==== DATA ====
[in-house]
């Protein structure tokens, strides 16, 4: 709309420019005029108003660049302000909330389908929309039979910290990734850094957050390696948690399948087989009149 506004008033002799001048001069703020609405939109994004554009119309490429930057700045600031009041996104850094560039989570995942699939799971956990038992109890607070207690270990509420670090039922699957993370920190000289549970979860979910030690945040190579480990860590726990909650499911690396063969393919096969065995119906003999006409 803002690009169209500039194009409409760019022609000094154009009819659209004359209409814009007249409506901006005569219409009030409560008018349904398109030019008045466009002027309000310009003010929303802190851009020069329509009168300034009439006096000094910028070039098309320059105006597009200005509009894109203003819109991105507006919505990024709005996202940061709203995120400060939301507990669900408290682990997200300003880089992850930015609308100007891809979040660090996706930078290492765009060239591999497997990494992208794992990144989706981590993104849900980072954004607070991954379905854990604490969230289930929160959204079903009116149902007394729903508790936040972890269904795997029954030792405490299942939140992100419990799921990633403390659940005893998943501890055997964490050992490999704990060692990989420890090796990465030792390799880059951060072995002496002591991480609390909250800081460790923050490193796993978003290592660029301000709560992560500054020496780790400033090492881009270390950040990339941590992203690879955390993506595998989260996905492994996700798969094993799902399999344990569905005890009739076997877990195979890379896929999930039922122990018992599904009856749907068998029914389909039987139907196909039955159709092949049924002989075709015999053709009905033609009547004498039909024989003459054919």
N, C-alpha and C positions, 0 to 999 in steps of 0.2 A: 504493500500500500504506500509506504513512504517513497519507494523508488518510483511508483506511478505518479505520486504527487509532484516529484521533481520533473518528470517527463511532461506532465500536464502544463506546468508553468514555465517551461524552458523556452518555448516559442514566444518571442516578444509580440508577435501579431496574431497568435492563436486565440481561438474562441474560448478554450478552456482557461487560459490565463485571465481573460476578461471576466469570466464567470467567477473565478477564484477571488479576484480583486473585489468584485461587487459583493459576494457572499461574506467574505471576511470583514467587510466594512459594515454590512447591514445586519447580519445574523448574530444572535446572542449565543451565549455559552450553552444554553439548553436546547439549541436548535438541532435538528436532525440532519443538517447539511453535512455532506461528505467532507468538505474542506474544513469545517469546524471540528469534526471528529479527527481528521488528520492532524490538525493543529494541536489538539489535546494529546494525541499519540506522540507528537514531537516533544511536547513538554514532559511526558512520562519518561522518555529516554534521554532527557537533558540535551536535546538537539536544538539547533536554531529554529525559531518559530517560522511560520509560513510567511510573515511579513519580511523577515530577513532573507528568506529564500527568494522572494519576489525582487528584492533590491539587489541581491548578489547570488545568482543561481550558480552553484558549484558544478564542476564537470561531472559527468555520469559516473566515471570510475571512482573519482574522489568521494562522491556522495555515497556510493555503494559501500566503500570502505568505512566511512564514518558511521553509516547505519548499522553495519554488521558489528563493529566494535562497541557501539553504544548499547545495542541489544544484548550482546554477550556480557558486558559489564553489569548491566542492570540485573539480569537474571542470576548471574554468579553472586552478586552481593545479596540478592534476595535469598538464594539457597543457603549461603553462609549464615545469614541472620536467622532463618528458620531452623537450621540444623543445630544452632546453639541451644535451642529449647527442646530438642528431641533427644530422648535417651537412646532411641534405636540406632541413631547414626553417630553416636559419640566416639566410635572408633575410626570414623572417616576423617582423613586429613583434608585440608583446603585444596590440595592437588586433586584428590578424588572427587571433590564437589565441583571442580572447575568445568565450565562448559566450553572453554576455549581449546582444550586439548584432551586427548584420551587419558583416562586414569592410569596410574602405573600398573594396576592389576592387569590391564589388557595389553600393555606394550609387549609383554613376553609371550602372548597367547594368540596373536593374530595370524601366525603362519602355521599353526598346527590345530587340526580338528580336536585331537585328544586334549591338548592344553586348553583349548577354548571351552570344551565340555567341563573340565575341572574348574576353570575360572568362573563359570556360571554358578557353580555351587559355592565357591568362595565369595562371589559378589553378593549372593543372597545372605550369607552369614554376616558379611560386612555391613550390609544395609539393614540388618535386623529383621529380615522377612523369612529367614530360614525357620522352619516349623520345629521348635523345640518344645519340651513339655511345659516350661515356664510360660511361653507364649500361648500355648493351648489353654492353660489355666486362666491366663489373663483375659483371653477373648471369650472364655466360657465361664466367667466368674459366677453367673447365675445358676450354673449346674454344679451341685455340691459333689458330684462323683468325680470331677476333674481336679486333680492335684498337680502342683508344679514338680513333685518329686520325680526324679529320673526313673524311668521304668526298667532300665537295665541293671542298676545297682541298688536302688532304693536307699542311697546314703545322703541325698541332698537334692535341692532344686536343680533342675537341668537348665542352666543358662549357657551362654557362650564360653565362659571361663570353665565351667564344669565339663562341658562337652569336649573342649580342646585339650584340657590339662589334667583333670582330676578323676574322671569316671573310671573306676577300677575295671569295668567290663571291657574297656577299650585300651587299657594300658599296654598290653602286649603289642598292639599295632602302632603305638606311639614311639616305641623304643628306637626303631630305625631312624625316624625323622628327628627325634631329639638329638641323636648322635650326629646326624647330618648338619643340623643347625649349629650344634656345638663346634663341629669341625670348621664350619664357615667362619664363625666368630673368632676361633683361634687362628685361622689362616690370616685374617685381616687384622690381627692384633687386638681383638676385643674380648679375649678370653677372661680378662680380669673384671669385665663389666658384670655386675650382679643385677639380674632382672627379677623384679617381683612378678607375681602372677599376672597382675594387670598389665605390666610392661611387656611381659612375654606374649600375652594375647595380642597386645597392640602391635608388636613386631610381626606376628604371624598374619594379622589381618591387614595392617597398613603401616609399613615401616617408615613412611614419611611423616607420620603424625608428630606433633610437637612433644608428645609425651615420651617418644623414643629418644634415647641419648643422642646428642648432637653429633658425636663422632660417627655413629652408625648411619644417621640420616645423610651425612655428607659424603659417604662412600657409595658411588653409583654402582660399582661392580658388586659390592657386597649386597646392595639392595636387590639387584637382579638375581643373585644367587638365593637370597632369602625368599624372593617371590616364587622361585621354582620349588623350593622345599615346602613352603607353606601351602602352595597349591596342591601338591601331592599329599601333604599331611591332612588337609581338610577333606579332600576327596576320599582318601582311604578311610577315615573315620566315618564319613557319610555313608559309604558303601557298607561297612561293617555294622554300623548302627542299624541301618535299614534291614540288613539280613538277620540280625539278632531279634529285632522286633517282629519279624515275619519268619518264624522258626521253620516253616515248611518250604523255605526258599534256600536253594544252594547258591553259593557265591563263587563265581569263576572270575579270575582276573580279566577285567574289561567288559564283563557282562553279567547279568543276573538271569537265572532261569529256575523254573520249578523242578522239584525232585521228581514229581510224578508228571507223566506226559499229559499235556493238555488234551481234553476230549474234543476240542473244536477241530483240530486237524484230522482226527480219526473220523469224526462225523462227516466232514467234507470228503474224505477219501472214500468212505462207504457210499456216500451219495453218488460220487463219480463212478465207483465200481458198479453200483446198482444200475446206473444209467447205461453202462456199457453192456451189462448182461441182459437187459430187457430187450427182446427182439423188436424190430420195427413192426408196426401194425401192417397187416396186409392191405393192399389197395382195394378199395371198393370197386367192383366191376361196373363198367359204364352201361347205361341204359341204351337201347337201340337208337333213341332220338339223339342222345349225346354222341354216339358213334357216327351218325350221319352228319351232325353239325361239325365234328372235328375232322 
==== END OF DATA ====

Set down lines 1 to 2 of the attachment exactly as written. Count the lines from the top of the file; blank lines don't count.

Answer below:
[in-house]
């Protein structure tokens, strides 16, 4: 709309420019005029108003660049302000909330389908929309039979910290990734850094957050390696948690399948087989009149 506004008033002799001048001069703020609405939109994004554009119309490429930057700045600031009041996104850094560039989570995942699939799971956990038992109890607070207690270990509420670090039922699957993370920190000289549970979860979910030690945040190579480990860590726990909650499911690396063969393919096969065995119906003999006409 803002690009169209500039194009409409760019022609000094154009009819659209004359209409814009007249409506901006005569219409009030409560008018349904398109030019008045466009002027309000310009003010929303802190851009020069329509009168300034009439006096000094910028070039098309320059105006597009200005509009894109203003819109991105507006919505990024709005996202940061709203995120400060939301507990669900408290682990997200300003880089992850930015609308100007891809979040660090996706930078290492765009060239591999497997990494992208794992990144989706981590993104849900980072954004607070991954379905854990604490969230289930929160959204079903009116149902007394729903508790936040972890269904795997029954030792405490299942939140992100419990799921990633403390659940005893998943501890055997964490050992490999704990060692990989420890090796990465030792390799880059951060072995002496002591991480609390909250800081460790923050490193796993978003290592660029301000709560992560500054020496780790400033090492881009270390950040990339941590992203690879955390993506595998989260996905492994996700798969094993799902399999344990569905005890009739076997877990195979890379896929999930039922122990018992599904009856749907068998029914389909039987139907196909039955159709092949049924002989075709015999053709009905033609009547004498039909024989003459054919």